Let us presume the existence of Scipio Ross Clinton III. Mr. Clinton is a multi-billionaire whose heirs predeceased him. He has a strong sense of philanthropy and civic responsibility. And yet, Mr. Clinton is in the final stages of a fatal disease and is looking for the worthiest cause to donate and establish grant funding in the amount of $3 billion dollars.

An amount that surely has the potential to save thousands of lives, to provide research funding which could establish any university as the international epicenter of research leading to treatment breakthroughs. Research based treatment being made available to all citizens. Enough money to force legislative cooperation and insurance reform. A bold, new future awaits any medical or mental health based industry which is awarded a gift of this size. A bold, more hopeful future awaits those suffering from the disease.

And so, a series of interviews is set up to request those funds and to demonstrate that the money will be used ethically and wisely.

And the suitors line up.

The American Cancer Society is the first cause to step to the plate. Proudly stating that it has been in existence since 1913. That it has provided funding to 47 different Nobel Laureate researchers, that it discovered the link between smoking and cancer and that in 2012 alone, it raised $943 million. It boasts of recent breakthroughs in CAR T-Cell therapies, next generation sequencing and immunotherapy. Its lobbying arm is the American Cancer Society Cancer Action Network, a non-profit, nonpartisan subsidiary. It is a powerful force to be reckoned with.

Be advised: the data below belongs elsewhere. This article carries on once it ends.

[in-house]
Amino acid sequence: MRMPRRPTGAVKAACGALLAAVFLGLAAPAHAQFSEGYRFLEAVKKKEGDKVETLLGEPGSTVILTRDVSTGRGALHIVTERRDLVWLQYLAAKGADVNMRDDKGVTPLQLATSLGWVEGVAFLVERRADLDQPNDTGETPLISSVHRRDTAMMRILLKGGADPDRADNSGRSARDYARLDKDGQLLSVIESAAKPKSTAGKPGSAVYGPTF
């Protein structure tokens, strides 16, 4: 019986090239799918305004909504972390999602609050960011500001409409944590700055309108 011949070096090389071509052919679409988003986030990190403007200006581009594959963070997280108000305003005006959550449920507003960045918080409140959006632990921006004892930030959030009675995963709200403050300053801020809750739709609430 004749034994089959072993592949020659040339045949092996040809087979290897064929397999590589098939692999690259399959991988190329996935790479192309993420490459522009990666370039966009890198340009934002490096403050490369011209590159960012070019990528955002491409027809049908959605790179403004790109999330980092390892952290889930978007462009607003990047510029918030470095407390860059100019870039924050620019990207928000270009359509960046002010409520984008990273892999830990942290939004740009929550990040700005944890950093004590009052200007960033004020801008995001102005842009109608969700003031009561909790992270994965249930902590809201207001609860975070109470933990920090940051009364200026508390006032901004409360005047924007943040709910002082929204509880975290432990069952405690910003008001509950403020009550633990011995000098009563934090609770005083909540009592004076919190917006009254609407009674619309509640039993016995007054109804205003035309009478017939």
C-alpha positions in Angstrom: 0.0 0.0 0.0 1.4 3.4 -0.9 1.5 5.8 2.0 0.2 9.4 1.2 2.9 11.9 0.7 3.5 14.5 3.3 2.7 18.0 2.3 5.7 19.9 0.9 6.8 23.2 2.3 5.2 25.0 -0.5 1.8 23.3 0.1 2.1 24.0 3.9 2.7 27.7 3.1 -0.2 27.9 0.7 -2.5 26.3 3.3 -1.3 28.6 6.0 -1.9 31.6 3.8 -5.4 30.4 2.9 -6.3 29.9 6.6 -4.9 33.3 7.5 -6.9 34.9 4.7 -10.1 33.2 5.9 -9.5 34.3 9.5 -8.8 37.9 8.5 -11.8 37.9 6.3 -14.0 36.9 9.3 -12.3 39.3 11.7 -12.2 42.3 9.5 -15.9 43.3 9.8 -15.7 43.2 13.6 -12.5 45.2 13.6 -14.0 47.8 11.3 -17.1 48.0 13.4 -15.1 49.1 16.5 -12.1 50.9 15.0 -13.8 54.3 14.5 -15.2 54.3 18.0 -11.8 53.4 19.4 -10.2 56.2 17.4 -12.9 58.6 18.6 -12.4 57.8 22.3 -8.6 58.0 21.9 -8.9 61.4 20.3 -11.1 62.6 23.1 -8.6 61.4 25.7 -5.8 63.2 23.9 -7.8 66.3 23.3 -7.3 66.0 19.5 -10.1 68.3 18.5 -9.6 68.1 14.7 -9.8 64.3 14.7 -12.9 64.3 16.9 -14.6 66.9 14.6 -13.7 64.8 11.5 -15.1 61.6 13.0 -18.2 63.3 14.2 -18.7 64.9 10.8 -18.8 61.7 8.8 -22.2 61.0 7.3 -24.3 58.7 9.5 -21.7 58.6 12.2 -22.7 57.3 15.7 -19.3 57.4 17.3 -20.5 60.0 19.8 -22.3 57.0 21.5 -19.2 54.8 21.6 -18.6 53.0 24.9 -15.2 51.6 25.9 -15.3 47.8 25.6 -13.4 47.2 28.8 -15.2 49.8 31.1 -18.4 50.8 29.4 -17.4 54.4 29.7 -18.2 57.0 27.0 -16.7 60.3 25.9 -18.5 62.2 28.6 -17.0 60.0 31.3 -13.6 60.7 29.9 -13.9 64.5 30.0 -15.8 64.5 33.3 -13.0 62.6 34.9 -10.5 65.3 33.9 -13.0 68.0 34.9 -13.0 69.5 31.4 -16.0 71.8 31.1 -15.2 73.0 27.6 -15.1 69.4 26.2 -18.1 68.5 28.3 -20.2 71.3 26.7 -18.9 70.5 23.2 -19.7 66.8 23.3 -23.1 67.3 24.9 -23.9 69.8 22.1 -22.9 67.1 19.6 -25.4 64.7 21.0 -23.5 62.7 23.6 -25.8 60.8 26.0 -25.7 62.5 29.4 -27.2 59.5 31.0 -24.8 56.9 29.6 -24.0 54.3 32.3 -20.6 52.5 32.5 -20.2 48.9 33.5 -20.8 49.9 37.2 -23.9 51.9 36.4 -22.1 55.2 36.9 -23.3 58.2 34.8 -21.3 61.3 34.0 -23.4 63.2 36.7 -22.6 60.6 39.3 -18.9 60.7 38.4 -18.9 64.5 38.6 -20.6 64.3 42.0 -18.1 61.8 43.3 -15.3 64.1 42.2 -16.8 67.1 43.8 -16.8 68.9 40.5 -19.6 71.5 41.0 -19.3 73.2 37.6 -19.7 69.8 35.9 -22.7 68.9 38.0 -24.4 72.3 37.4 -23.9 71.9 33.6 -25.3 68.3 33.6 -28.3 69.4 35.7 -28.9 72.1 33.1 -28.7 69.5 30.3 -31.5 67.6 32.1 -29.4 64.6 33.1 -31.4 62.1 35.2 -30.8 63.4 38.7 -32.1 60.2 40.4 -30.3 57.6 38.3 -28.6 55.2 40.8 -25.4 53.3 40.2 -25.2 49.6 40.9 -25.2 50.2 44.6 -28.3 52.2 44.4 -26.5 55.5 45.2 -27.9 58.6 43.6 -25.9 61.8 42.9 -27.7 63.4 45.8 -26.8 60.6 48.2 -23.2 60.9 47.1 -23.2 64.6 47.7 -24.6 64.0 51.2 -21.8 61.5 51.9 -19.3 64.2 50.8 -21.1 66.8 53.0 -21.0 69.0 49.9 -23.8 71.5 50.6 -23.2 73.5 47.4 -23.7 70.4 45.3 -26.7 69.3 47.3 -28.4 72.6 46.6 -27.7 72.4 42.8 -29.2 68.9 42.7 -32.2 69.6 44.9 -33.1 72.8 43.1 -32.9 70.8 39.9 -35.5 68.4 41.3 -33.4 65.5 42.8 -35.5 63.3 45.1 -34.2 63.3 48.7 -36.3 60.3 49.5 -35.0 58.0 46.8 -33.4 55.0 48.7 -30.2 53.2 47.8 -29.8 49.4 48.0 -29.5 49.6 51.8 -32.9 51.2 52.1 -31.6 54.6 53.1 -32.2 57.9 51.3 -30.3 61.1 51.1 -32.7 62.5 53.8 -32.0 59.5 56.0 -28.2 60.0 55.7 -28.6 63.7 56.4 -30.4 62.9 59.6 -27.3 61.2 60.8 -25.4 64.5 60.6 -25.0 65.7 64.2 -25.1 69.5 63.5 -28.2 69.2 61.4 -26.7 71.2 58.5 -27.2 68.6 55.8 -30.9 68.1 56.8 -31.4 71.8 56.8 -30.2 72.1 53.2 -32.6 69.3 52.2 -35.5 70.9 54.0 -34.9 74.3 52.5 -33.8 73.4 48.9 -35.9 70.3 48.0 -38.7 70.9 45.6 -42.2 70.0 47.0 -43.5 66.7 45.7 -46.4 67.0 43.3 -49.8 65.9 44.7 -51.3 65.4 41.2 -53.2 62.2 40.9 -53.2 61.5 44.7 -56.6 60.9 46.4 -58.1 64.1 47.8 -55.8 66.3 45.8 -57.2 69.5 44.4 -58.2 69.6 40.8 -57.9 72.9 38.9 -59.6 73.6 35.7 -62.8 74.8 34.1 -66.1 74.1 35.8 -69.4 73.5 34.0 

The American Heart Association puts forth its credentials. Discovering the link between dietary fat and cholesterol. Pacemakers. Artificial heart valves. In 1964, funding the research of biochemist, Mildred Cohn whose work is credited with developing the first MRI. New drugs to treat infant heart disease. Overall funded research surpassing $3.9 billion. It has implemented a Strategically Focused Research Network which brings together top researchers from different institutions to collaborate on specific topics. It recognizes that research is the engine driving breakthroughs of this disease. For the most part, it conducts its own lobbying, pushing for bills which emphasize research.